Jefferson David Chalfant (1856–1931)
The Old Almanac, 1886
Oil on canvas, 17 ½ x 25 5/8 in.
Signed and dated lower left: J. D. Chalfant 1886
Provenance: Mrs. John B. Derrickson, Newark, Delaware, by 1959; Mr. and Mrs. A. William Boyle, York, Pennsylvania, 1983; H. Brooks, Harrisonburg, Virginia; Richard Manoogian, Grosse Point, Michigan, 1989; Masco Corporation, 1992-2016
Exhibited: C. D. Rudolph. Jeweler, 231 Market Street, Wilmington, Delaware, November 1886; Wilmington Society of the Fine Arts, Jefferson D. Chalfant 1856-1931, January 8–February 1, 1959, no. 2; Berry-Hill Galleries, New York, Virtual Reality: American Trompe l’Oeil Paintings, May–June 1994
Literature: Jefferson David Chalfant Papers, Archives of American Art, microfilm roll 2427, frames 99, 104, 111, 594; William H. Gerdts, “A Trio of Violins,” The Art Quarterly, vol. 22, Winter 1959, 377
The Old Almanac is Chalfant’s earliest located painting. It displays aspects of trompe l’oeil, especially in the folding of torn pages next to the almanac and the puckered cloth underneath the arrangement on the table. The one identifiable book in this scene is Uncle Sam’s Large Almanac for 1842 (Uncle Sam’s Old Almanacs were published in Philadelphia by William W. Walker). Also included are a candle, which stands up in the center, its glowing metal stand beautifully contrasting with the texture of paper and cloth, and a candle snuffer and a snuff box at the right, resting upon a book. The painting as a whole suggests that it is not only a fascinating arrangement of objects of different form, texture, and date of origin, but also that it is perhaps a specific memorial. The picture may well be a reference to a life “snuffed out” with the candle now unlit and a reference back to the year 1842—perhaps to the year of birth of a deceased friend or relative, or to a figure of note, presumably male, given the snuff box. In any case, this would not reference Chalfant’s parents or his two sisters who lived beyond 1886. This premise in still-life painting, a “memento mori,” was especially popular in The Netherlands during the seventeenth century, though Dutch pictures of this theme usually display a greater variety of objects and are more colorful. The dark tones and lack of color here especially underscore the mournful but evocative pictorial projection of Uncle Sam’s Large Almanac for 1842.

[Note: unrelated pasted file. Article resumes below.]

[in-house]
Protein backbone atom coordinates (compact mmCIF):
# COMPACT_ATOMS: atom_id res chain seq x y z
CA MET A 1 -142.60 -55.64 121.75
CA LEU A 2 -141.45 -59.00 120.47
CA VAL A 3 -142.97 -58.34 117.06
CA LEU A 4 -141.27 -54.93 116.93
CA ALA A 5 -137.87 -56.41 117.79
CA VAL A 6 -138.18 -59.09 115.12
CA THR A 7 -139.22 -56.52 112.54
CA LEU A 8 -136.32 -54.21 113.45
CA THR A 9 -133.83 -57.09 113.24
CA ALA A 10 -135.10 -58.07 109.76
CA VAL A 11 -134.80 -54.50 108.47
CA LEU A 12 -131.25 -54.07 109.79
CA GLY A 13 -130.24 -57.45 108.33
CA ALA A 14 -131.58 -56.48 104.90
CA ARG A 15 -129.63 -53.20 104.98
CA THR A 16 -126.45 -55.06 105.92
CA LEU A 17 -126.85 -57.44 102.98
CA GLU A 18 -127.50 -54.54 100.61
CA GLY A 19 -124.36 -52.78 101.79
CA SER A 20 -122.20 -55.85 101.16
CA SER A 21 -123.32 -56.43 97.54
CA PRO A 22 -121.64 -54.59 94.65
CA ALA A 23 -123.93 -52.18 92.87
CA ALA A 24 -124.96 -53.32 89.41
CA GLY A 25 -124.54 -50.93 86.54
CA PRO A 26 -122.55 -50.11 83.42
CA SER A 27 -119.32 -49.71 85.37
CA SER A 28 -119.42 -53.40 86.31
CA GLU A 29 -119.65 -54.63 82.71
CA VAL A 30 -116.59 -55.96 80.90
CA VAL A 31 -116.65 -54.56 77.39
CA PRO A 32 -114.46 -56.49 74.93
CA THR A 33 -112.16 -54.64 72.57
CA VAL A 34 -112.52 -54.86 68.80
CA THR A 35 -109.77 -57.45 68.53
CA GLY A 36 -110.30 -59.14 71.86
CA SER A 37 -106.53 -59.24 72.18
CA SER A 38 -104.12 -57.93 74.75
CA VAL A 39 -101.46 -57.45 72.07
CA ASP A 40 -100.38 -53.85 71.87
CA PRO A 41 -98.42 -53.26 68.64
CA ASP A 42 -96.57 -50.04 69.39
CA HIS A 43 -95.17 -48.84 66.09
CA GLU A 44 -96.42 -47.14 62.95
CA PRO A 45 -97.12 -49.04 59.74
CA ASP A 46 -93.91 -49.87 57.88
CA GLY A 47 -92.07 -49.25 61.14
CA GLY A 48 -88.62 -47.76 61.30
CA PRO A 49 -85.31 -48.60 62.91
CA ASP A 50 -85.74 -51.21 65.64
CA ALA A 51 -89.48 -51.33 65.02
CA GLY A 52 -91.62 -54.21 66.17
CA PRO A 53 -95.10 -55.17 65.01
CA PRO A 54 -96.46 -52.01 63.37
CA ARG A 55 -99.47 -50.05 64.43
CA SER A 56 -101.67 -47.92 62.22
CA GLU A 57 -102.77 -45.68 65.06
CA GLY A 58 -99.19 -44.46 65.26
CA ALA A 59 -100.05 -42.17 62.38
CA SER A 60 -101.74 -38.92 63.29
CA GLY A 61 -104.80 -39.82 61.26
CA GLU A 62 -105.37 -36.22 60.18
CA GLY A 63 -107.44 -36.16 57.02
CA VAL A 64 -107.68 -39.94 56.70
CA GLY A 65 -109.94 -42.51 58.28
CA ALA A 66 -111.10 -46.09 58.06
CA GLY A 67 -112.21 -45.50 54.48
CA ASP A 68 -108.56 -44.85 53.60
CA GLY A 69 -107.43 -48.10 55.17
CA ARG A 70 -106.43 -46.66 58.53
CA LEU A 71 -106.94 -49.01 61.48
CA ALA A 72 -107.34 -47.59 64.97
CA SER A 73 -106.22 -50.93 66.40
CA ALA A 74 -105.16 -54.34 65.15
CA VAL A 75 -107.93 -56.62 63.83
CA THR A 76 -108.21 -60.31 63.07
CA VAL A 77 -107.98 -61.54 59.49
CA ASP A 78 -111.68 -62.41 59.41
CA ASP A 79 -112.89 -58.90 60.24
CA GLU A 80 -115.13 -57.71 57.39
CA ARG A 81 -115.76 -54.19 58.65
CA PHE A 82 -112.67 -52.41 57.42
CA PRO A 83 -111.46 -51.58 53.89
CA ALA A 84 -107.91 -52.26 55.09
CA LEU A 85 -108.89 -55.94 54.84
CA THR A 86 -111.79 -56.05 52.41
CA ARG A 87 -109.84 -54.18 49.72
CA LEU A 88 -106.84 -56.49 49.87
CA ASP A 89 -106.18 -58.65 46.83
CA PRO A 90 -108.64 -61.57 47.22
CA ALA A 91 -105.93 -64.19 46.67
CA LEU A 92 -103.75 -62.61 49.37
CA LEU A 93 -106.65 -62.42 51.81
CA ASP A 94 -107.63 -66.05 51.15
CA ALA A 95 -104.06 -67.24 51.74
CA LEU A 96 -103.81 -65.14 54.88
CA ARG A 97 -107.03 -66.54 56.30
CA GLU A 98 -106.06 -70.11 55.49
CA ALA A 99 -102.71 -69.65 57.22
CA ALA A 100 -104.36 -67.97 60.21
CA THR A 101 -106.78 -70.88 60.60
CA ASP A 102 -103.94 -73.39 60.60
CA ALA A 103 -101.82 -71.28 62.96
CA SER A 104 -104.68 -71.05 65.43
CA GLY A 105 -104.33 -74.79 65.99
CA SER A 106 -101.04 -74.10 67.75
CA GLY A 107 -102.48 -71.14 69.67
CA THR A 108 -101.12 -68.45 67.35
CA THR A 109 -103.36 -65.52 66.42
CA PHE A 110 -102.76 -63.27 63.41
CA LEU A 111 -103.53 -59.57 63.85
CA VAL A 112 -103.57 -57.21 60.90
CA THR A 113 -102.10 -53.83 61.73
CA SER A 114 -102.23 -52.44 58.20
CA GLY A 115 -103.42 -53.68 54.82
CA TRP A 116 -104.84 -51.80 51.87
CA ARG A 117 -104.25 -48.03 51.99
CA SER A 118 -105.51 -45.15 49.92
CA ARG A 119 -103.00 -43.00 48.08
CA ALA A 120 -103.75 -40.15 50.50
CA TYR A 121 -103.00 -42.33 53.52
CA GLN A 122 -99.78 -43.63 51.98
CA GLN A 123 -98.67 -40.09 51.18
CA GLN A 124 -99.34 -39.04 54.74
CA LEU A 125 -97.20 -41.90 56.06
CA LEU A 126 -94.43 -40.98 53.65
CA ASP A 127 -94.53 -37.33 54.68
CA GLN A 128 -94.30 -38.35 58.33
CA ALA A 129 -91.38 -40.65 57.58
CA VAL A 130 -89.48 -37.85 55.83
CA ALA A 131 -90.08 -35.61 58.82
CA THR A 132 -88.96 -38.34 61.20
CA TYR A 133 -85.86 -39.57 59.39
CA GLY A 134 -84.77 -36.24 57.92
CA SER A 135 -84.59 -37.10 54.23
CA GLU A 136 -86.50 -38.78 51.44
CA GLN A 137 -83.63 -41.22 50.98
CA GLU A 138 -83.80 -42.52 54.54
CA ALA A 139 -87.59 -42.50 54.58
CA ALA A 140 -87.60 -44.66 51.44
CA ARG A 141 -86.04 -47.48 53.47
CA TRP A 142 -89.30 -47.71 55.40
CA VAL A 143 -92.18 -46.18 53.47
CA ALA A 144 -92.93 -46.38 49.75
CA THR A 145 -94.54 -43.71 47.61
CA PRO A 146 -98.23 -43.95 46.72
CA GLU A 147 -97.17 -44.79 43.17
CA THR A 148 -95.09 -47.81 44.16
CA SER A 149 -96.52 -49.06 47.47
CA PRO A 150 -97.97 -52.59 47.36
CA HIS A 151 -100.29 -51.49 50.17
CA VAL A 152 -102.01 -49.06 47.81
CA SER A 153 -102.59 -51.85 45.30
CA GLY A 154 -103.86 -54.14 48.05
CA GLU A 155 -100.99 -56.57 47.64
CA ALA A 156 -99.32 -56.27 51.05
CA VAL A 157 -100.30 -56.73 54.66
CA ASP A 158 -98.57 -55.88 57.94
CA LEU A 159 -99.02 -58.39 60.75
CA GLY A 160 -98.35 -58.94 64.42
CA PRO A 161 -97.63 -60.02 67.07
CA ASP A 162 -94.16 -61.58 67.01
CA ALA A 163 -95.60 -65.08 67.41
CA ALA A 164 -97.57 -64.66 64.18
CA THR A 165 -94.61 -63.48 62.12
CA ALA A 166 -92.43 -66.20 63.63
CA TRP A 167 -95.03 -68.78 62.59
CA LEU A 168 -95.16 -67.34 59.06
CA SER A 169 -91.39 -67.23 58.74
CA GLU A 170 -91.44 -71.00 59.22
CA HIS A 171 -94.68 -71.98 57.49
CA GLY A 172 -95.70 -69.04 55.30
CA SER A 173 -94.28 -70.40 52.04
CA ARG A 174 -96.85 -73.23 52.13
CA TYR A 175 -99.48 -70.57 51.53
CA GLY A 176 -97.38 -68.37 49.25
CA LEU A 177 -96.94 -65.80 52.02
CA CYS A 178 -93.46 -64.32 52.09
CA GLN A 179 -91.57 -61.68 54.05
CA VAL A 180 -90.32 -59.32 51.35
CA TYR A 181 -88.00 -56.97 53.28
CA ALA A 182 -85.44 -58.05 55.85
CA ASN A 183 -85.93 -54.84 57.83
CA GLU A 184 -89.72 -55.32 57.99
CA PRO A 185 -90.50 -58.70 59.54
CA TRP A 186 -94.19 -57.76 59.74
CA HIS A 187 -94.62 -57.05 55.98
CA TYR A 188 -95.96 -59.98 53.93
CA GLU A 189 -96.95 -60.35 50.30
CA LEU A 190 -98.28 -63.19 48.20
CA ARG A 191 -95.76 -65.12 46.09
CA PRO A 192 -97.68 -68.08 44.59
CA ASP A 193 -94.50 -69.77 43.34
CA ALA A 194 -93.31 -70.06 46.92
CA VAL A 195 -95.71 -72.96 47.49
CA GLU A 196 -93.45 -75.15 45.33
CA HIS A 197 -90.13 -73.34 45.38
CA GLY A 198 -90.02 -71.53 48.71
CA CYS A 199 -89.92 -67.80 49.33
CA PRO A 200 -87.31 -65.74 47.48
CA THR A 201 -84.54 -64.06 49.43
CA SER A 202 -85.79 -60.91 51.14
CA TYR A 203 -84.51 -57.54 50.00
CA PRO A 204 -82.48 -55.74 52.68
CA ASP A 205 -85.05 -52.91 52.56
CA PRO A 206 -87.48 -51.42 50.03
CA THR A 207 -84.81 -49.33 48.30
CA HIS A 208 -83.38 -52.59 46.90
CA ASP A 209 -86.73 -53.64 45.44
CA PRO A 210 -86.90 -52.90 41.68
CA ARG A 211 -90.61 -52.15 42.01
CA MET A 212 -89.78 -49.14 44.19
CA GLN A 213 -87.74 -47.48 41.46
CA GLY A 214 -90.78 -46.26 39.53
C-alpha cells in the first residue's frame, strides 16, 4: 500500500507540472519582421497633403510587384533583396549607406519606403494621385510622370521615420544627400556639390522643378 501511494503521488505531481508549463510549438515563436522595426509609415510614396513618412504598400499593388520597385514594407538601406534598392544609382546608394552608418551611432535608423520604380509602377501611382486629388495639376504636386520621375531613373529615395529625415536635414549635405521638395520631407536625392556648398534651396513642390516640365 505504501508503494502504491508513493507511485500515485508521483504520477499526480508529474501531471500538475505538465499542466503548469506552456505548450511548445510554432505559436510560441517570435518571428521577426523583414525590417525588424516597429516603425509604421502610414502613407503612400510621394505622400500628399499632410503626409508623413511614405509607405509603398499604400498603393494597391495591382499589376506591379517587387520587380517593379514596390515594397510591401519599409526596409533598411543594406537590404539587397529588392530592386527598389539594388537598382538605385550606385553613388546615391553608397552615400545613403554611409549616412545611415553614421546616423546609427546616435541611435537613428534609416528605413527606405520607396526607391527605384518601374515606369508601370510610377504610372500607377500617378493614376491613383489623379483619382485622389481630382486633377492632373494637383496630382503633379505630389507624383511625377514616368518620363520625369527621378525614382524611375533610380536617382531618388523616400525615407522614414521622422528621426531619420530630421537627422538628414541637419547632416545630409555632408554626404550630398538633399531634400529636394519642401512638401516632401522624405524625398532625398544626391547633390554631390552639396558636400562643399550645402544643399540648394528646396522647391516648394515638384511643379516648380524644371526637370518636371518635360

William H. Gerdts, 2016